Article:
Nassau Hall

Variant name of place:

Nassau-Hall

Geographic position:

40.3571° N, 74.6702° W

Event:

Occom's Ordination

All related documents: retrieve them
Sources:

http://www.princeton.edu/mudd/news/faq/topics/nassau.shtml. http://www.princeton.edu/main/news/archive/S13/52/88S74/index.xml. Geo coordinates from https://www.google.com/?gws_rd=ssl#q=Princeton%2C+New+Jersey+Geographic+Coordinates.

General note:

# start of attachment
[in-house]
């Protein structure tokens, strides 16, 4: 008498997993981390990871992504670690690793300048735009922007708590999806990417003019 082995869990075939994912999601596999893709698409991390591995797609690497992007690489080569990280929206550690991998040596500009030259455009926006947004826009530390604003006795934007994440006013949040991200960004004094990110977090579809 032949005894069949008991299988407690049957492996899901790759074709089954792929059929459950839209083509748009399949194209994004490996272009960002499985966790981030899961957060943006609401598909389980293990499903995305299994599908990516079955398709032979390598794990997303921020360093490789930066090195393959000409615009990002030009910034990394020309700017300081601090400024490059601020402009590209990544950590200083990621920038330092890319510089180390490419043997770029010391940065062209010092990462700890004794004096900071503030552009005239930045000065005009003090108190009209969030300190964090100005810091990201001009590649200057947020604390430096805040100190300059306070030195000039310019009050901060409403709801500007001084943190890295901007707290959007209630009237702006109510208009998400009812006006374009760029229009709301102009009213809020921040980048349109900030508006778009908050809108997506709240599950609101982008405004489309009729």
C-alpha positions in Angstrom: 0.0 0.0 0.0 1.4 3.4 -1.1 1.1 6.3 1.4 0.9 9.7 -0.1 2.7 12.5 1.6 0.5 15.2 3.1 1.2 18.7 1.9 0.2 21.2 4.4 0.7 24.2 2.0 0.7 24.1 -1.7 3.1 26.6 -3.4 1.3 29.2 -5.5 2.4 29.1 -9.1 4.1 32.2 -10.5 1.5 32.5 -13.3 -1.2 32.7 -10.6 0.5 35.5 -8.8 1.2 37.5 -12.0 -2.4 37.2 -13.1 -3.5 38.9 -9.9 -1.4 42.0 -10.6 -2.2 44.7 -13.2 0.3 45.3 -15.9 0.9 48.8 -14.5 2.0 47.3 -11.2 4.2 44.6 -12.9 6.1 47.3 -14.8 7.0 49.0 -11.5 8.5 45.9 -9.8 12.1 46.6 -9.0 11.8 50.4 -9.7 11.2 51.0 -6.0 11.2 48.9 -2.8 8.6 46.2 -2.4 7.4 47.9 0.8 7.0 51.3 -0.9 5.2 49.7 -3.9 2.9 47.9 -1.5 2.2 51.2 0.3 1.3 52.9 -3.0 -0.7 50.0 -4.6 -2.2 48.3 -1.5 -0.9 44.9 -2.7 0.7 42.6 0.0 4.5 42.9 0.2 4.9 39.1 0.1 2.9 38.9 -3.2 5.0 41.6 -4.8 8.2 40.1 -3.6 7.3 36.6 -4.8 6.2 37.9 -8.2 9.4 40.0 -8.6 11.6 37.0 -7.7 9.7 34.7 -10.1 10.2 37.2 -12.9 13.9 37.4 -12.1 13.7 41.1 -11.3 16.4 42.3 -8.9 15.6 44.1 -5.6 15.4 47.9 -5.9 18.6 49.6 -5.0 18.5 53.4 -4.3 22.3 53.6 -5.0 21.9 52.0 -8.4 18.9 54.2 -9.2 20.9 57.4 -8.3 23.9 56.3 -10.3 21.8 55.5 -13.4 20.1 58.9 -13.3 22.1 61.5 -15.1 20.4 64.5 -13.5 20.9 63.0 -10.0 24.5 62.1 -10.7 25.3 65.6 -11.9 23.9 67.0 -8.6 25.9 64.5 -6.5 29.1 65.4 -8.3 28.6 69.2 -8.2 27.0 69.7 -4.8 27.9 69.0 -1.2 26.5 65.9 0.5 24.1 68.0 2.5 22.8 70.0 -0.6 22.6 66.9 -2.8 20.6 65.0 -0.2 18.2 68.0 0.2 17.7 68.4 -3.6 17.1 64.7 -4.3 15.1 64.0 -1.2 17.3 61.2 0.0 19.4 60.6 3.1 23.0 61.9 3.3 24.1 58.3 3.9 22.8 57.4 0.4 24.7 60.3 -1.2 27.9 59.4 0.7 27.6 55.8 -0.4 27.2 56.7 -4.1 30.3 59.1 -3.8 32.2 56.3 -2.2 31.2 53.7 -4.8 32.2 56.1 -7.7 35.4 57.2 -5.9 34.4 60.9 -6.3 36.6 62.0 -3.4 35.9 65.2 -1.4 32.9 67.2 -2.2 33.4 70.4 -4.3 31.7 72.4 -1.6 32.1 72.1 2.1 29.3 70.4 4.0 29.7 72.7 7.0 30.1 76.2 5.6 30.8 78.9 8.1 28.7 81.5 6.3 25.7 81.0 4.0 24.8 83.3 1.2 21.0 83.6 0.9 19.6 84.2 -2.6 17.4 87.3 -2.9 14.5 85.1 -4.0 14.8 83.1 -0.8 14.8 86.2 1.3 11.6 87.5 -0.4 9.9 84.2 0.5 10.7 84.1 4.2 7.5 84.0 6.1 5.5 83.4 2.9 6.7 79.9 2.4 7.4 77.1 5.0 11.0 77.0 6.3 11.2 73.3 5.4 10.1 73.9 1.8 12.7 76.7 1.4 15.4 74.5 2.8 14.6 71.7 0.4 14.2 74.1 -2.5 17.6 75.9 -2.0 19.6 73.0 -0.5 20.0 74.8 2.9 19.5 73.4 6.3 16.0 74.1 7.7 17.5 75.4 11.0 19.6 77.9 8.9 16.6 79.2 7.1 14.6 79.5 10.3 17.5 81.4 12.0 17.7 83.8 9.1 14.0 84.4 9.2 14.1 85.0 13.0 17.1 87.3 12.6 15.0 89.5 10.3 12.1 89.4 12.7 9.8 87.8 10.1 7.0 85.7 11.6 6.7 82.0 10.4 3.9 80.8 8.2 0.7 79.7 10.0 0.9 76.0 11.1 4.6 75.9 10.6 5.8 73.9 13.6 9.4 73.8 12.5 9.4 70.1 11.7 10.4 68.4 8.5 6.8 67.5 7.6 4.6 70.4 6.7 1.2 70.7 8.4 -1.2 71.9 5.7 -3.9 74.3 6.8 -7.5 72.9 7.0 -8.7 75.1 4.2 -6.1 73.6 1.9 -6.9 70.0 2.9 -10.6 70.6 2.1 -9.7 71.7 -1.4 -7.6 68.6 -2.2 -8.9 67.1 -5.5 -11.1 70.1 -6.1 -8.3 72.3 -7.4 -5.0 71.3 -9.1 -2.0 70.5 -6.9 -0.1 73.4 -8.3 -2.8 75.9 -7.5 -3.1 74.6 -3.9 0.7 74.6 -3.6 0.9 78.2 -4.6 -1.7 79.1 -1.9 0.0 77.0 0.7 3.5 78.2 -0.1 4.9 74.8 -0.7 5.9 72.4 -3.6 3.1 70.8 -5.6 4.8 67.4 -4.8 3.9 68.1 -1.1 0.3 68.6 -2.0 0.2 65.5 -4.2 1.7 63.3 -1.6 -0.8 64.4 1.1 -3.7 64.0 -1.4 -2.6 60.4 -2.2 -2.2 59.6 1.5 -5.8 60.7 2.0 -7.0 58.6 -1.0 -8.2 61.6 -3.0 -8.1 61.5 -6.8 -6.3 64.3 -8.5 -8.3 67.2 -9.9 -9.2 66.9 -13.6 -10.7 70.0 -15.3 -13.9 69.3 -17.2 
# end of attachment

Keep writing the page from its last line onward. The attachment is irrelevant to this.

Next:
Nassau Hall is a building located on the present-day campus of Princeton University in central New Jersey. Designed by architect Robert Smith, Nassau Hall was completed in 1756 and was meant to serve as living quarters for all 147 students attending what was then called the College of New Jersey. The Governor of New Jersey, Jonathan Belcher, gave the college its charter in 1746 and named the building Nassau Hall to honor William III of England, the former prince of Orange and Nassau. For many years, the College of New Jersey was referred to as Nassau Hall and also nicknamed Old North. The building consisted of a basement and three above ground stories. During the Revolutionary War, Nassau Hall was alternately occupied by British and American forces until it was ultimately surrendered to General Washington after the Battle of Princeton in 1777. The Continental Congress temporally met in Nassau Hall in the late eighteenth century, and when the British signed the Treaty of Paris recognizing American independence, this information was relayed to Congress in Nassau Hall. Although damaged during the Revolution, Nassau Hall was refurbished in 1791. Over the centuries, the building has survived several fires and renovations.